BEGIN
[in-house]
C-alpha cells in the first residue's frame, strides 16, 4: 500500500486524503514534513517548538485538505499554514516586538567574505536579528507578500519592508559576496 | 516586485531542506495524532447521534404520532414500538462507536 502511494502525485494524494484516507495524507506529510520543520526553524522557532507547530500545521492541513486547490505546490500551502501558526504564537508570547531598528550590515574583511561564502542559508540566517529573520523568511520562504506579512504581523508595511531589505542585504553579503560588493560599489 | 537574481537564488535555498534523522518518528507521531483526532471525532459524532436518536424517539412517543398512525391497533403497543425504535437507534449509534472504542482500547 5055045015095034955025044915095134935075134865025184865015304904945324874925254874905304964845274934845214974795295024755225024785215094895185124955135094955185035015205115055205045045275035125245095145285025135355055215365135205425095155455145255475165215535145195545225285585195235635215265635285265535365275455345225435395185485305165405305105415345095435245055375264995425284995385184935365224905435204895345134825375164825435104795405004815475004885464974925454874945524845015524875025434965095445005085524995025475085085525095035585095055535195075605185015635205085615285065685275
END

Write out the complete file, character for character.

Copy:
[in-house]
C-alpha cells in the first residue's frame, strides 16, 4: 500500500486524503514534513517548538485538505499554514516586538567574505536579528507578500519592508559576496 | 516586485531542506495524532447521534404520532414500538462507536 502511494502525485494524494484516507495524507506529510520543520526553524522557532507547530500545521492541513486547490505546490500551502501558526504564537508570547531598528550590515574583511561564502542559508540566517529573520523568511520562504506579512504581523508595511531589505542585504553579503560588493560599489 | 537574481537564488535555498534523522518518528507521531483526532471525532459524532436518536424517539412517543398512525391497533403497543425504535437507534449509534472504542482500547 5055045015095034955025044915095134935075134865025184865015304904945324874925254874905304964845274934845214974795295024755225024785215094895185124955135094955185035015205115055205045045275035125245095145285025135355055215365135205425095155455145255475165215535145195545225285585195235635215265635285265535365275455345225435395185485305165405305105415345095435245055375264995425284995385184935365224905435204895345134825375164825435104795405004815475004885464974925454874945524845015524875025434965095445005085524995025475085085525095035585095055535195075605185015635205085615285065685275